Secretary of State Hillary Clinton visited Malta on October 18 during a short and unannounced stop-over on the way to Tripoli. During the visit, the Secretary and her delegation held a bilateral meeting with Government of Malta officials, and met with U.S. Embassy Valletta staff. Secretary Clinton is only the second Secretary of State ever to visit Malta, with the last visit being when former Secretary of State James Baker accompanied former President George H. W. Bush to the Malta Summit, which officially brought the Cold War to an end in 1989.
Secretary Clinton landed at Malta International Airport early on the morning of Tuesday, October 18 where she was greeted by Deputy Prime Minister and Minister of Foreign Affairs Tonio Borg and Embassy staff. Despite the arrival time, the Secretary had a tight schedule, starting with 9:45 a.m. meetings at the Prime Minister's office in the historic Auberge de Castille in Valletta. After signing the visitor's book, the Secretary and Prime Minister Laurence Gonzi held a tete-a-tete in the Prime Minister's private study. They later joined their delegations in the Cabinet Room for a bilateral meeting, which focused on what has been described by the media as the "valuable partnership" between the two countries. In a joint press statement delivered by Secretary Clinton and Prime Minister Gonzi in the Auberge de Castille courtyard, Secretary Clinton thanked Malta for its "extraordinary" response to the Arab Awakening and its contribution to peace and security in the region. Secretary Clinton said that the United States appreciated Malta's leadership in the Mediterranean and its efforts to interdict prohibited Iranian cargo, to deny port access to ships carrying illegal cargos and to working as a partner in the enforcement of United Nations sanctions. Secretary Clinton also announced that President Barack Obama had selected "one of the U.S.'s most experienced diplomats" Gina Abercrombie-Winstanley as the Ambassador-designate to Malta.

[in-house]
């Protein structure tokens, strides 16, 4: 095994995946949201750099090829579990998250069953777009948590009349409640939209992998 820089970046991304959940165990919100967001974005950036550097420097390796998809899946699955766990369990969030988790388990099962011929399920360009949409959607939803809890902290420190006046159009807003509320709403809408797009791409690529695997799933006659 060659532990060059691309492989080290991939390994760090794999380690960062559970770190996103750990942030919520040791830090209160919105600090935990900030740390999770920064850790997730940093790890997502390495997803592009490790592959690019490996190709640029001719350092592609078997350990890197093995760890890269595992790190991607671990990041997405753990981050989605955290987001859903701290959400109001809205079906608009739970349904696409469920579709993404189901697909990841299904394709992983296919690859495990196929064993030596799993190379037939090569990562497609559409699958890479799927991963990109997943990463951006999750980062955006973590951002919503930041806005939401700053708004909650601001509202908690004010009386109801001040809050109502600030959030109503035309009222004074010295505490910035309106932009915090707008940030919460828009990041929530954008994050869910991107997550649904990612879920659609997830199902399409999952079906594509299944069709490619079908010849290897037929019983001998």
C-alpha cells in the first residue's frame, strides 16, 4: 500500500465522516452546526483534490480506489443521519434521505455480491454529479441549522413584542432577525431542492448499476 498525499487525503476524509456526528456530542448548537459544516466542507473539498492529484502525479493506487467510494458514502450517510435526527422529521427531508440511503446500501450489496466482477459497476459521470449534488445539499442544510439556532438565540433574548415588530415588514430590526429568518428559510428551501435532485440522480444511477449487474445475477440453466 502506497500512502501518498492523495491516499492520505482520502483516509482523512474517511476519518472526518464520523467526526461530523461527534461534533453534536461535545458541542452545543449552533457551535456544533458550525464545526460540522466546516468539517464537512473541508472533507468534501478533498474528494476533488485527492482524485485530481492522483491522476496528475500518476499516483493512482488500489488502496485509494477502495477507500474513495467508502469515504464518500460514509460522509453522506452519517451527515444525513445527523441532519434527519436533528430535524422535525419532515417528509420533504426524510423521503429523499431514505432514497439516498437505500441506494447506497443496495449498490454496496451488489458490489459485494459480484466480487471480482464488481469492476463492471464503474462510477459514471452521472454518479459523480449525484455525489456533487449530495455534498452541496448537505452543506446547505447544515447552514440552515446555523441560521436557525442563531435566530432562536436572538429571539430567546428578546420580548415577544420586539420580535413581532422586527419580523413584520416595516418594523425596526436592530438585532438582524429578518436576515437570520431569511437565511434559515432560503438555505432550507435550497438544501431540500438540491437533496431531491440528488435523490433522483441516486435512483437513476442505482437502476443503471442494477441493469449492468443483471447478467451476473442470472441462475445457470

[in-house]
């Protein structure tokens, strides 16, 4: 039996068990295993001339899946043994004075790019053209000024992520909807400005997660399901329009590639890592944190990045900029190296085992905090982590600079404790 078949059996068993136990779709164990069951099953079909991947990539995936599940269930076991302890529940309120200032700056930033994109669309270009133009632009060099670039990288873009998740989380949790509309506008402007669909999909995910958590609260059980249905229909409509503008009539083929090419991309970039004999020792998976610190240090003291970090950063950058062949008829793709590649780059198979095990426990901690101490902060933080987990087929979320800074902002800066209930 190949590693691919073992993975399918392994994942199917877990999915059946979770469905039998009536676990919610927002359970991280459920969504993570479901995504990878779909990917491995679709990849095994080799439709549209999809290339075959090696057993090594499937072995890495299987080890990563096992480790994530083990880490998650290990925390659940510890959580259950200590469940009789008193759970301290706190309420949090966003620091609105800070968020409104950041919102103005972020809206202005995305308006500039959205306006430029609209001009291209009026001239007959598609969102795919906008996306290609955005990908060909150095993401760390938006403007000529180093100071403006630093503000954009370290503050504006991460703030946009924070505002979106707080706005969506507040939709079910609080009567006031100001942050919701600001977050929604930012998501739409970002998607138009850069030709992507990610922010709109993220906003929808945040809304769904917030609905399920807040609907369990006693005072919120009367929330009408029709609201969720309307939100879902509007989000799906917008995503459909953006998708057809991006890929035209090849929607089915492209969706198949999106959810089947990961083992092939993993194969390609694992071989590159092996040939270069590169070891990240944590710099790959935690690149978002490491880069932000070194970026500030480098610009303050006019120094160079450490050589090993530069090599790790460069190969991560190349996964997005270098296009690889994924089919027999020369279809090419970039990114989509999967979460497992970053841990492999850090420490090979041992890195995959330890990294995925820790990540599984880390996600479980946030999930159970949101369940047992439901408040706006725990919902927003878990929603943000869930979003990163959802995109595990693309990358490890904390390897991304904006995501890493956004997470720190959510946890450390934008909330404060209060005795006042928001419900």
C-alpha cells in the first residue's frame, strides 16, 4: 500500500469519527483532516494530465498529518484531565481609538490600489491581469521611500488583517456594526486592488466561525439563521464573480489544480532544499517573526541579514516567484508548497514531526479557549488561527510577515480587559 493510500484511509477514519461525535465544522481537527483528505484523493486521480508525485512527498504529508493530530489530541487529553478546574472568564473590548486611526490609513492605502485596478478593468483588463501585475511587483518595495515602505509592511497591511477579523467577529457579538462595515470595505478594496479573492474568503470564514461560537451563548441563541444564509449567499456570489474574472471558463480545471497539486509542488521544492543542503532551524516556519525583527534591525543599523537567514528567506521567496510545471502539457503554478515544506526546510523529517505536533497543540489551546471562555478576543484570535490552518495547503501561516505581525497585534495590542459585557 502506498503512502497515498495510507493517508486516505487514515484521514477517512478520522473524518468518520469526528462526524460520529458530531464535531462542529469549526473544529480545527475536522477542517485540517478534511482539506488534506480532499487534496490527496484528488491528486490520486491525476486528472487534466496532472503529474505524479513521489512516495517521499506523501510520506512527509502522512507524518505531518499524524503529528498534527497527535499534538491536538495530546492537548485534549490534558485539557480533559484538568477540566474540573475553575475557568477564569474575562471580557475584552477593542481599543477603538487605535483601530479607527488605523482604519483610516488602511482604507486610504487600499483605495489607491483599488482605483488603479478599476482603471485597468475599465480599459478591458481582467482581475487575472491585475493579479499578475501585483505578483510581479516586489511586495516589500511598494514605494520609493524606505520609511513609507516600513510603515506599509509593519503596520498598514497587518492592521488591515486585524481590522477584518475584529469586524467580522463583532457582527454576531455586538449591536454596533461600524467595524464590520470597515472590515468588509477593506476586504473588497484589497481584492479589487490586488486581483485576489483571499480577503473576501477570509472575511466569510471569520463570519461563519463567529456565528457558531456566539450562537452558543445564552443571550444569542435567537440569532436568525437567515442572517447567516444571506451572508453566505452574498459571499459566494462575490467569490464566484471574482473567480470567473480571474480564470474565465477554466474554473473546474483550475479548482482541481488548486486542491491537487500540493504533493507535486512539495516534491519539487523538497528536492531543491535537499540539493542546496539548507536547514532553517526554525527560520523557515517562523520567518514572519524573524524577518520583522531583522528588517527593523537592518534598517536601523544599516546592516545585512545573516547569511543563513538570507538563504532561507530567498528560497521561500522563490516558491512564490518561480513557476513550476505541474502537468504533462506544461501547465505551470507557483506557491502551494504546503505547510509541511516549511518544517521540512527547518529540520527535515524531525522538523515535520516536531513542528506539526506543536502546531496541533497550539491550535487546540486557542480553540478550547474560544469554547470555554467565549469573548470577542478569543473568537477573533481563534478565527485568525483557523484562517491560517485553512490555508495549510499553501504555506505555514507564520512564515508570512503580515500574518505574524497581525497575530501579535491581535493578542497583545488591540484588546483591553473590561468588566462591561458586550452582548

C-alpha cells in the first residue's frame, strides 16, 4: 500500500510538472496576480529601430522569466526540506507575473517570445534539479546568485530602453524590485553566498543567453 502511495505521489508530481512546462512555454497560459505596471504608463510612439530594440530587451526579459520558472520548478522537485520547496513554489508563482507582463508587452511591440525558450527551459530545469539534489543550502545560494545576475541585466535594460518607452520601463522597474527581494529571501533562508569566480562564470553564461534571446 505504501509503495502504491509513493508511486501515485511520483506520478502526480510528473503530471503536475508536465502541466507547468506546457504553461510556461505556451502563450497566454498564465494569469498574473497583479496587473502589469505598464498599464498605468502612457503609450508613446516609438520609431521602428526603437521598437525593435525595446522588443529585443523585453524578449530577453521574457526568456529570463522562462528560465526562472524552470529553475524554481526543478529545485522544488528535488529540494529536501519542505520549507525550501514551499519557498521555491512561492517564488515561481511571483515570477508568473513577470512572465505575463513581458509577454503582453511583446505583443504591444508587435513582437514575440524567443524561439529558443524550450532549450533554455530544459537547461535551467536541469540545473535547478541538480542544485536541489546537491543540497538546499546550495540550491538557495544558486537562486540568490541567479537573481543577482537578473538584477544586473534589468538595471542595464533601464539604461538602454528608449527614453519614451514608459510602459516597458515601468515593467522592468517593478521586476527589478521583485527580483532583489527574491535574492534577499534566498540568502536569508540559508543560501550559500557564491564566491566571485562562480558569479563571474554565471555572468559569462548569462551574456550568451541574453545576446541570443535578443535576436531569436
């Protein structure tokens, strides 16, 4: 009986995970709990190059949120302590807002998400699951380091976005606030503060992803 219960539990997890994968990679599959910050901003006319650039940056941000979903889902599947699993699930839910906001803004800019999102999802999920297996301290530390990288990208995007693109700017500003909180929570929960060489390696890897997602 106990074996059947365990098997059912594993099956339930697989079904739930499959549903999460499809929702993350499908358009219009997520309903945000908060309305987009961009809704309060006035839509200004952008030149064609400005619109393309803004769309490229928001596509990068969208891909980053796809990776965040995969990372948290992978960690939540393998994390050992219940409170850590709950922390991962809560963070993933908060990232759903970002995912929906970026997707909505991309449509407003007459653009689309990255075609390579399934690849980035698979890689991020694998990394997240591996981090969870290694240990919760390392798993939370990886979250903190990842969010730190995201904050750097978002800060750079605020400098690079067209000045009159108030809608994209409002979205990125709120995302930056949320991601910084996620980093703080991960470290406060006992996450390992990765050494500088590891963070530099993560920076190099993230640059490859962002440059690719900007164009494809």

Although the bilateral meeting was expected to have a duration of 40 minutes, the warm, sunny weather may have encouraged Secretary Clinton to accept Prime Minister Gonzi's invitation to walk to the Upper Barrakka Gardens, just outside the Auberge de Castille, where Secretary Clinton could witness the magnificent view overlooking Malta's historic Grand Harbor -- which saw the arrival of the SS Ohio in 1942 during the Second World War. The SS Ohio has a significant place in Malta's history as the only surviving ship of a convoy bringing much needed oil and supplies to the island, which averted an imminent surrender to the Axis forces.
Following her return from Libya, and prior to her onward journey, Secretary Clinton took the time to meet with the U.S. Embassy Valletta family. In brief remarks, she praised the embassy team for its extraordinary work in coordinating the evacuation of Embassy Tripoli, and hundreds of American citizens in Libya, to the safety of Malta. Secretary Clinton expressed admiration and gratitude to the American officers for their strong leadership and commitment to strengthening the bilateral relationship and acknowledged the valuable contribution of the locally-engaged staff to fulfilling the U.S. Mission's goals.
Secretary Clinton's visit was warmly received by the Maltese people, as reflected in the highly positive -- and abundant -- media coverage here. Despite the short notice to prepare for a high-level visit, U.S. Embassy Valletta quickly rallied, and with the assistance of the Secretary and her dynamic team, was able to advance mission goals by delivering some important messages on bilateral and multilateral issues to the Maltese government. We were also able to express gratitude for Malta's assistance to the humanitarian relief effort in Libya.
The Maltese people keenly await another visit in the future.
Editor's Note: Follow Secretary Clinton's travel here on state.gov.